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4 Quadrants of Dog Training PART 3

Welcome back! This is Part 3, the final part, of the 4 Quadrants of Dog Training Blog Series. Hopefully everyone has read Part 1 and Part 2 but, if you haven't, you can find them here:

Part 1:

Part 2:

In this post, we will be discussing the other two quadrants of dog training. These last two quadrants deal with punishment - consequences that reduce a behavior. Just like reinforcement, there are two types of punishment - negative and positive.

Just like in Part 2, negative and positive don't mean bad and good. The terms negative and positive refer to the subtraction and addition of something.

Punishment is an extremely controversial subject. If you are someone who doesn't believe in punishment, please give this post a read. You may learn something you didn't know!

Positive Punishment

Positive Punishment is decreasing a behavior by adding something unpleasant/aversive.

Most people view positive punishment as animal abuse and there are several cases where that can be true! Positive punishment can definitely be over-used, misused and become abusive.

Normally, when positive punishment is viewed as abusive, it is being used out of frustration/anger and not being used in a humane way to teach the dog right from wrong.

Positive punishment does not have to be abusive! Animals in the wild learn valuable skills that keep them safe through positive punishment and the same can apply to your dog at home. For instance: If a wild animal stuck its face in a bee hive and got stung, surely that animal would learn not to do that again.

Animals are not the only ones that learn through positive punishment. Let's take a look at a few examples:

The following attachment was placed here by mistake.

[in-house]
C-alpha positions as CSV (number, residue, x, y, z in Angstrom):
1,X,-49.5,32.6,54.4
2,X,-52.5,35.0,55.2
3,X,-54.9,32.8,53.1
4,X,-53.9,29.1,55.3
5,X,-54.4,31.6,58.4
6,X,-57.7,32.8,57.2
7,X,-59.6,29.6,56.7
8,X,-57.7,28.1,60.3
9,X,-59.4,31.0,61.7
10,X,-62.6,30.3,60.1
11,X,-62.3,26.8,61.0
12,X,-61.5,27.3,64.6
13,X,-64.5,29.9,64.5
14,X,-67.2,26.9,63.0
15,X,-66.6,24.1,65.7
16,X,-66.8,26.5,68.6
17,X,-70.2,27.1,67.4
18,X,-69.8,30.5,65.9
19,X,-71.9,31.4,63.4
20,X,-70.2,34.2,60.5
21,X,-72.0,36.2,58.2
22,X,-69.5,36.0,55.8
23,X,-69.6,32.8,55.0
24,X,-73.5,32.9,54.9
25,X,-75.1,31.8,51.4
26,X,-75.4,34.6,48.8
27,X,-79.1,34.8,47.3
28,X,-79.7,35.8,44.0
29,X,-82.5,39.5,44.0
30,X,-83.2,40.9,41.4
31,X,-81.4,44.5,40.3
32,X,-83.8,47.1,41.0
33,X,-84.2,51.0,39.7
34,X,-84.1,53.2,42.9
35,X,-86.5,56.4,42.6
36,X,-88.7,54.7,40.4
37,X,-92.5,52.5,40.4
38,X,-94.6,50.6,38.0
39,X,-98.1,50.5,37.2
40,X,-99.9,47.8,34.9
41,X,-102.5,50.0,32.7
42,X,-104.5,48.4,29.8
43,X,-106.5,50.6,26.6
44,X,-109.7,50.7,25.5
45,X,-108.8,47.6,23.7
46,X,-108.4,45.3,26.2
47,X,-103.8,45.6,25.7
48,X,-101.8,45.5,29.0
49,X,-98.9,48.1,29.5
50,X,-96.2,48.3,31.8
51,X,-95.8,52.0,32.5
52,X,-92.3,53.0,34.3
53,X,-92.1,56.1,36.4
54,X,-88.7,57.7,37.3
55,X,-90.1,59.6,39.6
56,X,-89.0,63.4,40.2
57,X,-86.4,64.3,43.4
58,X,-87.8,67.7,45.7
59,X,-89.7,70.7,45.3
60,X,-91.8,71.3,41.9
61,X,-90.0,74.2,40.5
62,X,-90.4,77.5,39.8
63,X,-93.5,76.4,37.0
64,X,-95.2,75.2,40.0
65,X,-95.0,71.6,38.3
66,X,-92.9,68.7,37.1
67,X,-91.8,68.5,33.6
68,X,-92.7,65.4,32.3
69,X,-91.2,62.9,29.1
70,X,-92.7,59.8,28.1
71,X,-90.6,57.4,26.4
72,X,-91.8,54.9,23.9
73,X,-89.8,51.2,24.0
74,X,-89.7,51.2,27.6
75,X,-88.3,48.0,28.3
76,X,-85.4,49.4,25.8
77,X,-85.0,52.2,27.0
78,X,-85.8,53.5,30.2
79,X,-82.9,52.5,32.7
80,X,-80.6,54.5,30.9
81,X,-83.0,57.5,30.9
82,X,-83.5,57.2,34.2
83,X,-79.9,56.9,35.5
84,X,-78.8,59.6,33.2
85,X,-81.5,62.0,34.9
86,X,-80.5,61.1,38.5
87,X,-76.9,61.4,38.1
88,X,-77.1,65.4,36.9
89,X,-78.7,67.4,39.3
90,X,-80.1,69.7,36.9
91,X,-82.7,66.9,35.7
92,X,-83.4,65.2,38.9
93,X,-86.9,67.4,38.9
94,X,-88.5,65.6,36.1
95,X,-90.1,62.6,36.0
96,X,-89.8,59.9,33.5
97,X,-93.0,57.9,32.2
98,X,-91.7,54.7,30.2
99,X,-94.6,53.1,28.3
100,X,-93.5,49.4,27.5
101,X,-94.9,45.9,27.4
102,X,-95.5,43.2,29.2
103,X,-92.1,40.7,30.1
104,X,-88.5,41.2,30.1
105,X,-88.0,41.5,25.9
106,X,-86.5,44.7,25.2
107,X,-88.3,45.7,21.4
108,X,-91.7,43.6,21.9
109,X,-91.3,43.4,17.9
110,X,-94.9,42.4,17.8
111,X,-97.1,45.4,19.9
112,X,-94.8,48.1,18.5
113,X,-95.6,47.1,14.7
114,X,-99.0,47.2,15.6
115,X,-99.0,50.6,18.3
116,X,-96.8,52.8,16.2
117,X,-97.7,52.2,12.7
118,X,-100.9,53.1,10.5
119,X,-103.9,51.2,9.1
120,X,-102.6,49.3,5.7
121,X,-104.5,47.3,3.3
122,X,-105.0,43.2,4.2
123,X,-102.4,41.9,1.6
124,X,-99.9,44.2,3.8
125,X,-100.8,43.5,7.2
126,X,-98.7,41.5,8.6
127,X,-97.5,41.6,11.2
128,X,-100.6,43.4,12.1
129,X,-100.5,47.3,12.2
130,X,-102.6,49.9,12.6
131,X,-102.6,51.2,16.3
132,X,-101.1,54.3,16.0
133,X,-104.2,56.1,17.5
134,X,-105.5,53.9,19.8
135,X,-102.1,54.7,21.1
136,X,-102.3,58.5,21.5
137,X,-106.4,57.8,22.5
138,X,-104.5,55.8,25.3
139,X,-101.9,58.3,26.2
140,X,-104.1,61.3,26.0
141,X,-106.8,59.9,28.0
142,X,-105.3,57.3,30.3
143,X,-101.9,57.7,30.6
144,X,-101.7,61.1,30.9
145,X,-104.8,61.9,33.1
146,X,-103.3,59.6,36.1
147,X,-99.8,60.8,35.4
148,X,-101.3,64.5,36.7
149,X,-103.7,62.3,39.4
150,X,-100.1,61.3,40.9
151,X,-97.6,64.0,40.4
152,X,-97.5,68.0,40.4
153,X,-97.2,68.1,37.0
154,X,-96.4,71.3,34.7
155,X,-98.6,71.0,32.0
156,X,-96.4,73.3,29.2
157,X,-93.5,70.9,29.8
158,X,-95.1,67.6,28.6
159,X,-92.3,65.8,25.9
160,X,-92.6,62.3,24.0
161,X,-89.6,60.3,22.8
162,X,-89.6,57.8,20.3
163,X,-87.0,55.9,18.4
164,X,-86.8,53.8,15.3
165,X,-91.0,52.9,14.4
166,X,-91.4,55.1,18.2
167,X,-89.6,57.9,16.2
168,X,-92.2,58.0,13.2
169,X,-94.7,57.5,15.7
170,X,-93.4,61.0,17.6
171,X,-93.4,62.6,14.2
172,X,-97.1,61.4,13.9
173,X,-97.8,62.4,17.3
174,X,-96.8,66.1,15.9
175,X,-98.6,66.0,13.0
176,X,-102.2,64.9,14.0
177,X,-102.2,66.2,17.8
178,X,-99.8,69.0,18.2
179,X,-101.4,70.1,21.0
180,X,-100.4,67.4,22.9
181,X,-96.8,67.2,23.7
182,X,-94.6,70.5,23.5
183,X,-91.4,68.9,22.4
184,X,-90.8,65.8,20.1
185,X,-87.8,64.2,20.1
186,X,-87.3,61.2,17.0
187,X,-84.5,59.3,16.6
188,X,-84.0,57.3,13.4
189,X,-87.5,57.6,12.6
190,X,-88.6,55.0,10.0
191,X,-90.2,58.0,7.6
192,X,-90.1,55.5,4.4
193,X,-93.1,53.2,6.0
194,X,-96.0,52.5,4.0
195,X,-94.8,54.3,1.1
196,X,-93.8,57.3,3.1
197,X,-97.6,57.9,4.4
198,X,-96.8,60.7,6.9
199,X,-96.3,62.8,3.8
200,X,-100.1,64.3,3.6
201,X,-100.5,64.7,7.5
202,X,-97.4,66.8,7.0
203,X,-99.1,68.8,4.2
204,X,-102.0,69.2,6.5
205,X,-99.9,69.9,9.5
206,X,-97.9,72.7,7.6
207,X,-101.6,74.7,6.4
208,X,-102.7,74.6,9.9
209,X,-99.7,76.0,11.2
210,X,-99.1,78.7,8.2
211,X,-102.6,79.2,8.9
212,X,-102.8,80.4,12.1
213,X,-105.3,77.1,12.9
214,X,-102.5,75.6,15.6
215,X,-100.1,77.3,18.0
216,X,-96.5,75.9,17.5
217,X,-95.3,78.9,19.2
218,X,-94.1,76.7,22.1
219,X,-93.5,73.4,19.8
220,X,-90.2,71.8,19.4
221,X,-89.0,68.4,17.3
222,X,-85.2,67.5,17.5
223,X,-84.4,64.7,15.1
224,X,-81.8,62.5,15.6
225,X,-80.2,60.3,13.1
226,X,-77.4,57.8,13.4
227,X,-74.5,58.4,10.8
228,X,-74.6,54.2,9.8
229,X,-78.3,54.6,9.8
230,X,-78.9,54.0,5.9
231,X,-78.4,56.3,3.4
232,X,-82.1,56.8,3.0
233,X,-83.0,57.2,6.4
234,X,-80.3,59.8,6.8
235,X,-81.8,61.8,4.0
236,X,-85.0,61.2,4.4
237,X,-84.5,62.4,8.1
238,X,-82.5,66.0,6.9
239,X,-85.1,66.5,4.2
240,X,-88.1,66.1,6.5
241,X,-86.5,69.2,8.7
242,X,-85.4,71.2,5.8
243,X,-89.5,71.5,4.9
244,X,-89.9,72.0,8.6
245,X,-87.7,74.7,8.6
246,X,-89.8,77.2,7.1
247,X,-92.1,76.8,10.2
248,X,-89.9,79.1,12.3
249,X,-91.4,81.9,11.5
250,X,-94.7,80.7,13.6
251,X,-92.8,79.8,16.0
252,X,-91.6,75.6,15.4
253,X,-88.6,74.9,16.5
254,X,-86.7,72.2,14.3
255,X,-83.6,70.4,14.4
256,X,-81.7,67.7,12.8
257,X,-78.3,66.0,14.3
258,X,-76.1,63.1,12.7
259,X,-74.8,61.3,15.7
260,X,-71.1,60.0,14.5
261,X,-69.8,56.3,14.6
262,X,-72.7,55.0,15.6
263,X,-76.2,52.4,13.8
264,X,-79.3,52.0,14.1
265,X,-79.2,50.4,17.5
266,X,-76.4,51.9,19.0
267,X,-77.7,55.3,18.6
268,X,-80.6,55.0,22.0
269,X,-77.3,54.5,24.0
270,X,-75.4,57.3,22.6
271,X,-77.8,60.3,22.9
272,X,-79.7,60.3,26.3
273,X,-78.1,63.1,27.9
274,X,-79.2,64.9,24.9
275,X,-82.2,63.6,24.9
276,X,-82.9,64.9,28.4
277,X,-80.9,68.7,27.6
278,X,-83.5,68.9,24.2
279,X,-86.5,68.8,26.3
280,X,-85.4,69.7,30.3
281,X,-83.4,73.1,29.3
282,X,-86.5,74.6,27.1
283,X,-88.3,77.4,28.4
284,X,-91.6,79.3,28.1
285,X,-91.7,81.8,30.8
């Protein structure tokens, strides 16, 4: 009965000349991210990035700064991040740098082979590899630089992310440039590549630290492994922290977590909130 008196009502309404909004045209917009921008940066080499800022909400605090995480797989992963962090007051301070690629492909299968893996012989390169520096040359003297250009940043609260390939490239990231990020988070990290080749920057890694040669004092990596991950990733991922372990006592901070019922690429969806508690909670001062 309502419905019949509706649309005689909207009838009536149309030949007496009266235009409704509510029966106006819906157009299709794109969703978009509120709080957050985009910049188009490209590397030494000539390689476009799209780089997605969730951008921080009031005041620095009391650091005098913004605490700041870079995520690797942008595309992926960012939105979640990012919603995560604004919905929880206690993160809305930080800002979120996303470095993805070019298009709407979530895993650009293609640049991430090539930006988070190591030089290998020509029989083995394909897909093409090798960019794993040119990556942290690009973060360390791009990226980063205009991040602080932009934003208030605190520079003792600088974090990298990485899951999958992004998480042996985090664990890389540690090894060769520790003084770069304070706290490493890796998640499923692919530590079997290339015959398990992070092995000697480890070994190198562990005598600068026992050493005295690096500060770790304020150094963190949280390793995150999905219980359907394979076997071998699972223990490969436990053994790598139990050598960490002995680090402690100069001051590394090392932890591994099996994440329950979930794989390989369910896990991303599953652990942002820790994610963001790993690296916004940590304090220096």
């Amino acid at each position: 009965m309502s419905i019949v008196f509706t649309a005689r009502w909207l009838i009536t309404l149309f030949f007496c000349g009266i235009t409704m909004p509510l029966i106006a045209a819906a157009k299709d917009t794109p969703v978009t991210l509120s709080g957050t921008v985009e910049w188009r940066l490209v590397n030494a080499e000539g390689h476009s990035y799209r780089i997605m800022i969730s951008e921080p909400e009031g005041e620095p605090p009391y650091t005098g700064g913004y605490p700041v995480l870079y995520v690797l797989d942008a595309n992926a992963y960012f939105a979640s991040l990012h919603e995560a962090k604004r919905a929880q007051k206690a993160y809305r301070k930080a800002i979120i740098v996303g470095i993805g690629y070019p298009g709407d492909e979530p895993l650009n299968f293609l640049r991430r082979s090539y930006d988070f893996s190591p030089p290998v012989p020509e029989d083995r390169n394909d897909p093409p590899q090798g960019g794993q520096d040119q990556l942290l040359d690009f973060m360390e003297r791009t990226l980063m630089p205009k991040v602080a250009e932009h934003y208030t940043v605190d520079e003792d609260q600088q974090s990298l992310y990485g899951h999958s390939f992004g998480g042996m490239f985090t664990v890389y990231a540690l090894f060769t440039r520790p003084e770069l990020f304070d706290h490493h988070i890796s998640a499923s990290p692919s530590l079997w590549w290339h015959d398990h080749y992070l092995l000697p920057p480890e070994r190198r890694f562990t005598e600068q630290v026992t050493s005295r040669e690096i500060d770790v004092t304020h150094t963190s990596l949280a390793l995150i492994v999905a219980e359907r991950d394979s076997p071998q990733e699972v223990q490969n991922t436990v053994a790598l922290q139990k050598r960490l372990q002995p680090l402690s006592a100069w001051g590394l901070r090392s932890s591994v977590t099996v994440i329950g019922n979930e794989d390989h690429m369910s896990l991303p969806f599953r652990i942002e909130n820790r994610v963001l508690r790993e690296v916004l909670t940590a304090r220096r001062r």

#1 - I remember as a child, we had a floor furnace. I also remember the first time (and the last) that I ever stepped on it! I stepped on it and immediately jumped off. The heat of the furnace was enough to teach me not to ever step on the furnace again (or at least to check to see if it was on first)

#2 - Another example is spanking a child. I am well aware that this is a very controversial subject but it is just an example!

#3 - A teacher assigning a student more homework for being late to class or missing an assignment.

#4 - Applying a slight leash pop to a dog that is sniffing a dangerous object on the ground.

All of these are examples of positive punishment. Now, when it comes to dogs, people automatically think of beating, yelling, hitting, etc. But these responses seem to be more out of anger than they are out of a desire to teach. This is why the term "positive punishment" has a bad stigma. When used correctly, positive punishment doesn't have to be abuse, doesn't harm your dog, and could save their life! If you have any questions about positive punishment, I would love to chat!

Negative Punishment

Negative punishment is decreasing a behavior by removing something desirable. Did you ever stay out past curfew? Get caught doing something you shouldn't? Maybe your parents took away your TV privileges or didn't allow you to go to the concert with your friends that weekend. That is negative punishment. Your parents took away something you wanted in order to decrease the undesired behavior.

Let's say you are petting your dog and he jumps on you. The moment he jumps up you turn away and stop petting him. Removing your attention is an example of negative punishment.

The key to negative punishment is consistency. If you don't remove your attention 100% of the time, your dog may still jump on you. So be sure you remain consistent and don't give up!

Long Story Short

1. Punishment is a consequence that stops/decreases an undesired behavior.

2. Punishment happens in nature, in homes, in workplaces and in everyday life.

2. Proper/Appropriate punishment is not harmful.

3. Proper/Appropriate punishment is never used out of anger or frustration.

4. If punishment makes your dog fearful/afraid/aggressive, you are doing it WRONG!

5. Proper punishment can save your dog's life.

Due to it's misuse, punishment has a horrible stigma. If you would like to learn more about the proper use of punishment, please give me a call! I am very open and transparent and I understand that many people are unaware how to use punishment correctly and humanely. I am also aware that the idea of punishment scares some people! I am here to educate, not judge so if you would like to learn more, I am here:

Sophie Thomas


Happy Tails Dog Training

Memphis, TN

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